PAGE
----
The materials in the Anthropology collections and Archives reflect thousands of years of human experience – the creative expressions, innovations, adaptations, languages, cultures, and daily lives of people past and present.
With over 3 million objects, 10,000 linear feet of field notes and manuscripts, nearly 650,000 photographs, over 11,000 sound recordings, and more than 8 million feet of original film and video, it is one of the largest Anthropology collections in the world.
Collections include materials from all four subfields of Anthropology – archaeology, biological anthropology, ethnology, and linguistic anthropology. They are used as primary source material and inspiration by visiting artists, members of indigenous communities, and researchers in both anthropology and related fields such as history, folklore, and art history.
The National Anthropological Archives (NAA) and the Human Studies Film Archives (HSFA) collect, preserve, and provide access to historical and contemporary materials that document the world's cultures and the history of anthropology. The collections include field notes, journals, manuscripts, correspondence, photographs, maps, sound recordings, film and video created by anthropologists and other scholars.
More than two million objects derive primarily from Smithsonian-sponsored excavations. From the mid-19th century survey of Mississippian mound sites to the massive mid-20th century River Basin Survey Program, much of this work has taken place in North America. There are, however, significant collections from other world areas, including the first excavations at sites in Central and South America and rare materials from the Old World Paleolithic and Mesolithic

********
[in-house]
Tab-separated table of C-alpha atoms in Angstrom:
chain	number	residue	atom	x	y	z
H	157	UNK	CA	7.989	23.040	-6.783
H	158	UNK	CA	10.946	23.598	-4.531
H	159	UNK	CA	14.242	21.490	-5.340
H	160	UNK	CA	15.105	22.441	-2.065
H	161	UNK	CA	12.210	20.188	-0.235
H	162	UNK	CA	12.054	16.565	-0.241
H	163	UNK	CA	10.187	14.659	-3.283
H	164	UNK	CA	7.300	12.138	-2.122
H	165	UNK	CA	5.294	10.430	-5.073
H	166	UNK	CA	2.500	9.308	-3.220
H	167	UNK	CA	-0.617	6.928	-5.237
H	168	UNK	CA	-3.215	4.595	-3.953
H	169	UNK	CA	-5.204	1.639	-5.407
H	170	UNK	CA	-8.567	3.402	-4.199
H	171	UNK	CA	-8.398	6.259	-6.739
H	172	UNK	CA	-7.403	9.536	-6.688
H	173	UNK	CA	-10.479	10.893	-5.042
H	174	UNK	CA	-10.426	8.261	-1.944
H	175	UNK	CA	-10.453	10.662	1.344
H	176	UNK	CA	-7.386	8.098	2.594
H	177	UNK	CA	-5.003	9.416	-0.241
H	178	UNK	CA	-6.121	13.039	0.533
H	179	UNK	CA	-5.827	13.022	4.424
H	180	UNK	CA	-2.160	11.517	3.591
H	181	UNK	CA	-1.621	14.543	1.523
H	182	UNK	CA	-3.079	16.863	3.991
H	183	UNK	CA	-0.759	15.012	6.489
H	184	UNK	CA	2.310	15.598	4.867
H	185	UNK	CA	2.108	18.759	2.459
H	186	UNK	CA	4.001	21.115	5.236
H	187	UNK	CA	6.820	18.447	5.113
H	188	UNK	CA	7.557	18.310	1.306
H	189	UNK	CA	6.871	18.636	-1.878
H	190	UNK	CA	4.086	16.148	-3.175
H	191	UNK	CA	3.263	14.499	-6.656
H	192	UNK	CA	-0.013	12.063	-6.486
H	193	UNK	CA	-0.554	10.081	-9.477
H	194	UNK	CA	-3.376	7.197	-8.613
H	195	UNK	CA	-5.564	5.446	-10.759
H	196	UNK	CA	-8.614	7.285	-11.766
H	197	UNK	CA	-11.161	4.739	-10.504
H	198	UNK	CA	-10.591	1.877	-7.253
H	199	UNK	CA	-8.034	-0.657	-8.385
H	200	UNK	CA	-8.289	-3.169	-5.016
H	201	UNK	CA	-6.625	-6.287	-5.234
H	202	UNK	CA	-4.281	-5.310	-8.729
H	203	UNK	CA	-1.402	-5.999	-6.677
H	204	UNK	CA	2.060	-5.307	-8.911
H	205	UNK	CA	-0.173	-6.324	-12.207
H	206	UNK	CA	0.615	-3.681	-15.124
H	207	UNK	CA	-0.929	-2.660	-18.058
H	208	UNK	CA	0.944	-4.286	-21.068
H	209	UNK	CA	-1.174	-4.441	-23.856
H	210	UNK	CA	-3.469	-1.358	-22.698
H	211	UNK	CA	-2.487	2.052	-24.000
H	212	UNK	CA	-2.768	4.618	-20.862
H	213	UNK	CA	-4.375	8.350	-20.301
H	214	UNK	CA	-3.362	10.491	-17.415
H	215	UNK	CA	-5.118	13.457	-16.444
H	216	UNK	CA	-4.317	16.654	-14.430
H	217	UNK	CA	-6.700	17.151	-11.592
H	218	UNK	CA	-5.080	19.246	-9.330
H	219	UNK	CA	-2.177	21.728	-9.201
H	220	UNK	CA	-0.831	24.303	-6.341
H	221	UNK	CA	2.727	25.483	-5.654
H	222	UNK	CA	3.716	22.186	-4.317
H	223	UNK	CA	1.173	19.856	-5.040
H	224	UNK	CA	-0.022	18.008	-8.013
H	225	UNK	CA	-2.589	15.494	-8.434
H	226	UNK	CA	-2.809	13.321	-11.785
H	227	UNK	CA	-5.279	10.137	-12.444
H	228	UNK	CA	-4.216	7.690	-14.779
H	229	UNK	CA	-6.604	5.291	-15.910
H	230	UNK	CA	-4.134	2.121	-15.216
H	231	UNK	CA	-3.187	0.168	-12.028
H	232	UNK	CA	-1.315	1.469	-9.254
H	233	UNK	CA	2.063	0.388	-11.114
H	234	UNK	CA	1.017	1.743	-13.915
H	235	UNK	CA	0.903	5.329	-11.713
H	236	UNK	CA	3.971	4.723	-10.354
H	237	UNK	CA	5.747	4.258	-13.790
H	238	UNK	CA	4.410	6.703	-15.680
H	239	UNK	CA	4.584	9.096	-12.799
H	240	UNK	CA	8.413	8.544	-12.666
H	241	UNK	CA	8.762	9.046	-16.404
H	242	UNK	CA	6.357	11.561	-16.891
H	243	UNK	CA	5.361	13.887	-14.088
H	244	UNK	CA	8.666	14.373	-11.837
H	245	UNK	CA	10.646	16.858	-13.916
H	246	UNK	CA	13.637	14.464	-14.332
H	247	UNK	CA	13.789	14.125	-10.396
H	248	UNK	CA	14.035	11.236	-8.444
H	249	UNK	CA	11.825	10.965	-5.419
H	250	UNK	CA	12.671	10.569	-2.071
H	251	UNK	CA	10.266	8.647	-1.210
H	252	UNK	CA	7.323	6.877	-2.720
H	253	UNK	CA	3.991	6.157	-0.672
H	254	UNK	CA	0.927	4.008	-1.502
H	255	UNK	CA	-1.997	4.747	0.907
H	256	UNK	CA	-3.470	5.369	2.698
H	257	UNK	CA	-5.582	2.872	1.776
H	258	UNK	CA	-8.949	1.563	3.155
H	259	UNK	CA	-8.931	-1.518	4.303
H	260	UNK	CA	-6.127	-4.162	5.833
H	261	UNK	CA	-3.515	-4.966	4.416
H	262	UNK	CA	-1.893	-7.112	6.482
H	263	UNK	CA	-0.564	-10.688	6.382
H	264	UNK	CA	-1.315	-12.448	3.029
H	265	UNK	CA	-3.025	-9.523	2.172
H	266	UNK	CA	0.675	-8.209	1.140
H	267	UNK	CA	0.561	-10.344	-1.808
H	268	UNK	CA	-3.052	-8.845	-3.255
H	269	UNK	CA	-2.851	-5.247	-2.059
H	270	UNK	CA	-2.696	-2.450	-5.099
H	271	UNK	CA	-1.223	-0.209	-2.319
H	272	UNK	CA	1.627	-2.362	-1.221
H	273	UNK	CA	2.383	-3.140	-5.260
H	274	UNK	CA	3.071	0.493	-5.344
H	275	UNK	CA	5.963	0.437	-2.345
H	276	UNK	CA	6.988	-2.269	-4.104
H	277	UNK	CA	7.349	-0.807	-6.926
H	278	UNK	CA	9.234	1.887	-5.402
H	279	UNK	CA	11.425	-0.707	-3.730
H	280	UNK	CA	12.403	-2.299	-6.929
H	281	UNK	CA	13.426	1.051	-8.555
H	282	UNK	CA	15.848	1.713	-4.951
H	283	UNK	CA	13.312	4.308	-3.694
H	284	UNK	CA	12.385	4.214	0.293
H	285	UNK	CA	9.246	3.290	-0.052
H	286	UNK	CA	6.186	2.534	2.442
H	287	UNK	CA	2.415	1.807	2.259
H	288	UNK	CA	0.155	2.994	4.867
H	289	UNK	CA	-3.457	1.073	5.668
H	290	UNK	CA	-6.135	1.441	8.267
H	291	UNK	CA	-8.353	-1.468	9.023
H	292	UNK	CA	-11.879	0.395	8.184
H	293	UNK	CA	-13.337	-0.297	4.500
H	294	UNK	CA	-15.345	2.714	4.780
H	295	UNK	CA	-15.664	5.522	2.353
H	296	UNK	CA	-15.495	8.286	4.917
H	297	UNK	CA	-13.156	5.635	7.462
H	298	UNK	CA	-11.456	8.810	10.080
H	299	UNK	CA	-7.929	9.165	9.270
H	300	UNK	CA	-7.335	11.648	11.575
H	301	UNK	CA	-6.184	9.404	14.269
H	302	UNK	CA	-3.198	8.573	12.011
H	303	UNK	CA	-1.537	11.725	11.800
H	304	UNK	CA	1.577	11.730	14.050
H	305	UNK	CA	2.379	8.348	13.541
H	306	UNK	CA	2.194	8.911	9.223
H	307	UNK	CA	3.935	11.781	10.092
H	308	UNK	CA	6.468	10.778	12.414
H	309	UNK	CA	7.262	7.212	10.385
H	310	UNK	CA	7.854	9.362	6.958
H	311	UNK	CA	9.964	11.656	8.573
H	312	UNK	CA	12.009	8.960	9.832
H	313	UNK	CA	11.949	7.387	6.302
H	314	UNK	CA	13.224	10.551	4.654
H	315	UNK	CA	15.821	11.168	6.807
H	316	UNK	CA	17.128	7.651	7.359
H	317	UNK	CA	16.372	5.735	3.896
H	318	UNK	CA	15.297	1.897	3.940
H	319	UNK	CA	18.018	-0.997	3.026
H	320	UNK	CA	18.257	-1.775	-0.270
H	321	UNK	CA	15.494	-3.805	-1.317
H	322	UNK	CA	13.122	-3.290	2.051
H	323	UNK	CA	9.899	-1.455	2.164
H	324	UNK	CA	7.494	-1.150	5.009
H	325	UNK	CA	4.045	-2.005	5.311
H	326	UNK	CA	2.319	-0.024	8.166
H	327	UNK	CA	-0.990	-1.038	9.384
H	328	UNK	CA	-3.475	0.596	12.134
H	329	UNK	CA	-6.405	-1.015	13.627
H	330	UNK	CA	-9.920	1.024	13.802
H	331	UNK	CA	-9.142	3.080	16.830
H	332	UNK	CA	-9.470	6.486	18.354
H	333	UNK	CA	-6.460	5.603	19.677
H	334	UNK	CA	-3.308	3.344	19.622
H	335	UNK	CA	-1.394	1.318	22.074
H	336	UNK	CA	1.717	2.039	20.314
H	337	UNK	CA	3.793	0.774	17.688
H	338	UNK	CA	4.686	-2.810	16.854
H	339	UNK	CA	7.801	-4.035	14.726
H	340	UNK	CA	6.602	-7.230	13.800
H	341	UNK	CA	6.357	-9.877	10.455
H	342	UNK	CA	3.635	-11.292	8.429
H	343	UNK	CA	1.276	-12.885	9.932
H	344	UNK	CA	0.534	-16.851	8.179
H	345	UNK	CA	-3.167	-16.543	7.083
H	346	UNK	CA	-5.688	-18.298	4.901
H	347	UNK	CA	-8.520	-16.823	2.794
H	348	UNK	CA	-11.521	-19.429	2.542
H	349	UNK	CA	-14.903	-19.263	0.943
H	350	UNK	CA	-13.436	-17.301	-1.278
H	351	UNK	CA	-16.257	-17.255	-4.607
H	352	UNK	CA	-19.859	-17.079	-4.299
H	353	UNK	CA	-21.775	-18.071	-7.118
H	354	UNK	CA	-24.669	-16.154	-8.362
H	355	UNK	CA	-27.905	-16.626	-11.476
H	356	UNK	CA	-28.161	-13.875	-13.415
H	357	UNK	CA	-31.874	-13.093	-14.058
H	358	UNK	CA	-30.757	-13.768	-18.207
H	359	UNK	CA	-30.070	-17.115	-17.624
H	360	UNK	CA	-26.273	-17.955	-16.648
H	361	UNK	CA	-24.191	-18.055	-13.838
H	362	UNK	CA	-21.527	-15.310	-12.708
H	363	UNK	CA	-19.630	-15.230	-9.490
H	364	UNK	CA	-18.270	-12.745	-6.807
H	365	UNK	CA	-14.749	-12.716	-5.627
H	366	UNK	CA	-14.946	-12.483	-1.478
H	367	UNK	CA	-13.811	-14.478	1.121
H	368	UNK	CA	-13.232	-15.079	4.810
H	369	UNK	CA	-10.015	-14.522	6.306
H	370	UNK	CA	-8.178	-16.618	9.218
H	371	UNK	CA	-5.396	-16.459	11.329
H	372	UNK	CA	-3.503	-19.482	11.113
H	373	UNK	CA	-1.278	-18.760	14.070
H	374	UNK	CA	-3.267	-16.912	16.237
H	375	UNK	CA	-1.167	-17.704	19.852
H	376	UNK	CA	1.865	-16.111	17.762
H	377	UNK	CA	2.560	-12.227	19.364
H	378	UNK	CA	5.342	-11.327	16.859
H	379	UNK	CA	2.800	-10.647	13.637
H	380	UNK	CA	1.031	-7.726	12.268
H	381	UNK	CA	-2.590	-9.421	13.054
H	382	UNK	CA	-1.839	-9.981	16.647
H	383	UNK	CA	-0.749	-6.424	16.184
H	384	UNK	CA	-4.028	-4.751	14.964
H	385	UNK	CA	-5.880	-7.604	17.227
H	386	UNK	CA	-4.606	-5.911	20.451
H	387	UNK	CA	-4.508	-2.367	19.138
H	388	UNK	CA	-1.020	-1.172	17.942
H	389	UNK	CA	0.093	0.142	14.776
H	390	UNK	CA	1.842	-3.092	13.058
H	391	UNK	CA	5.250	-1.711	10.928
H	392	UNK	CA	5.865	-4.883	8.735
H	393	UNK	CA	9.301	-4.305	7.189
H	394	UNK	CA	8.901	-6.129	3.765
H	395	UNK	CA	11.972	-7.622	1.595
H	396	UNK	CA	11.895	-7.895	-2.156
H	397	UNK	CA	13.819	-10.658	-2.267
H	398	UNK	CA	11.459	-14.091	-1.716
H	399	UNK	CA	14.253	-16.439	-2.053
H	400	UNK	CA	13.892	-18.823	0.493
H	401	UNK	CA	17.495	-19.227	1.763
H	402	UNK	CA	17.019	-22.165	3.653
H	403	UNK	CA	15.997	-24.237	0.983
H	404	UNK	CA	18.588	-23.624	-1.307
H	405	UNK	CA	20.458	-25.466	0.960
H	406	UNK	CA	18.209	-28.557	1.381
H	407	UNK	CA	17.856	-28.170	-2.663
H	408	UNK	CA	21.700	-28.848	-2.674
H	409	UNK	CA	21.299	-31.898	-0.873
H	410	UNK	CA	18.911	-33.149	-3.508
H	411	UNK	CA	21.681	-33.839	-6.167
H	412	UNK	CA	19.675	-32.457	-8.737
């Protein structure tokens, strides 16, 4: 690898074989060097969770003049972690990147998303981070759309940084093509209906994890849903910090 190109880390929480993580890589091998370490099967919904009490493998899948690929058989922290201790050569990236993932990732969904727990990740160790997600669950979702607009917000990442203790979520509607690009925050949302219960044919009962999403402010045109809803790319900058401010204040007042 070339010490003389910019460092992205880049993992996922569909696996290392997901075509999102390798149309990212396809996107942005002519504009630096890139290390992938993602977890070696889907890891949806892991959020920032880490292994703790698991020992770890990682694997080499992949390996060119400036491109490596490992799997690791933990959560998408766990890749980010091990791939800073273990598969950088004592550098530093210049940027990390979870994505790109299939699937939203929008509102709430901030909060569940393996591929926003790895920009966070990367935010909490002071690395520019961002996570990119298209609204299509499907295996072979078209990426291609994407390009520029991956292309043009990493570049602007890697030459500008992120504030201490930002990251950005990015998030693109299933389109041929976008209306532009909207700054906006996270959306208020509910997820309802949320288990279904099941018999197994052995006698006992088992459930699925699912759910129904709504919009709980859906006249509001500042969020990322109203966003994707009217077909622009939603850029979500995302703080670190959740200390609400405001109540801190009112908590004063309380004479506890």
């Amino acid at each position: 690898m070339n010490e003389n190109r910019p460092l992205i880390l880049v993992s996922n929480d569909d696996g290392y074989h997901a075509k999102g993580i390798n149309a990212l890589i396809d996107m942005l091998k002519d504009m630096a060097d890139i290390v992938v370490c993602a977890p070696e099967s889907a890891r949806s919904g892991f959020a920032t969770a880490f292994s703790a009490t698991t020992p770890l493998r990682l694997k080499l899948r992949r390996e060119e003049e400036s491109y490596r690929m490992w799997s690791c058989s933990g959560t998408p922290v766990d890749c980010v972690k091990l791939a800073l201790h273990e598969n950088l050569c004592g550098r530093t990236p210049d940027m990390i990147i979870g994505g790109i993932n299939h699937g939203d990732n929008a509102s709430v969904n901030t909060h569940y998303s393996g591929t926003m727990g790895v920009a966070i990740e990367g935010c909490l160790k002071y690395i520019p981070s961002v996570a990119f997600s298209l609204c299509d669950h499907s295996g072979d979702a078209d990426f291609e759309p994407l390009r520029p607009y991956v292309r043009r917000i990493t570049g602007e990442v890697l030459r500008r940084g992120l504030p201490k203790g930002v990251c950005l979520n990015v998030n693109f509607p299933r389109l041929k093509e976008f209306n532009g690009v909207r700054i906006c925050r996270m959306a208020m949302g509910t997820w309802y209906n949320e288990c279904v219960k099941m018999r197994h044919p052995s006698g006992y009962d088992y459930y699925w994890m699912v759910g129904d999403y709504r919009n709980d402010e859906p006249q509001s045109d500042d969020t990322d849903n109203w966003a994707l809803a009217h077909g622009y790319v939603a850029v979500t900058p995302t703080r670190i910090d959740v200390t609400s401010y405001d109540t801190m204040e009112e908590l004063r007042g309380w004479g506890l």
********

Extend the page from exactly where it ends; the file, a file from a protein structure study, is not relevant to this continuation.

The biological anthropology collection consists of human biological remains that represent more than 33,000 individuals from populations throughout the world and across millennia. For example, the Robert J. Terry collection is one of the world’s premier anatomical research collections, consisting of over 1,700 complete human skeletons from known individuals who lived in the late 19th to mid-20th centuries. Excellent preservation and documentation make it a fundamental resource for research on bone pathology, skeletal biology, and forensic anthropology.
About 253,000 objects representing 19th, 20th and 21st century cultures. While the collection is particularly strong in material from North America, there are also large collections from Asia, Africa, Central America, Oceania, and South America. In addition to supporting scholarly research in anthropology, history, and art history, the collections are a source of knowledge and inspiration for Native and indigenous communities reviving cultural practices and artistic traditions.
History of the Collections
The Smithsonian Institution's commitment to Anthropological research and collections dates back to its first secretary, Joseph Henry in 1846. In the early years of the Institution, the collection was established with the artifacts assembled by 19th century exploring expeditions, geographic surveys of the continent, diplomatic missions, and transfers from government collections that pre-dated the Smithsonian. In the late 19th and in the 20th century, both artifact and archival collections expanded through private donations, museum purchases, and the fieldwork of anthropologists in the Museum and in the former Bureau of American Ethnology (1879-1965). Today, the collections continue to grow, mainly with donations from individuals and transfers from other institutions. Together, these collections document the cultural, linguistic, and biological diversity of humankind, past and present.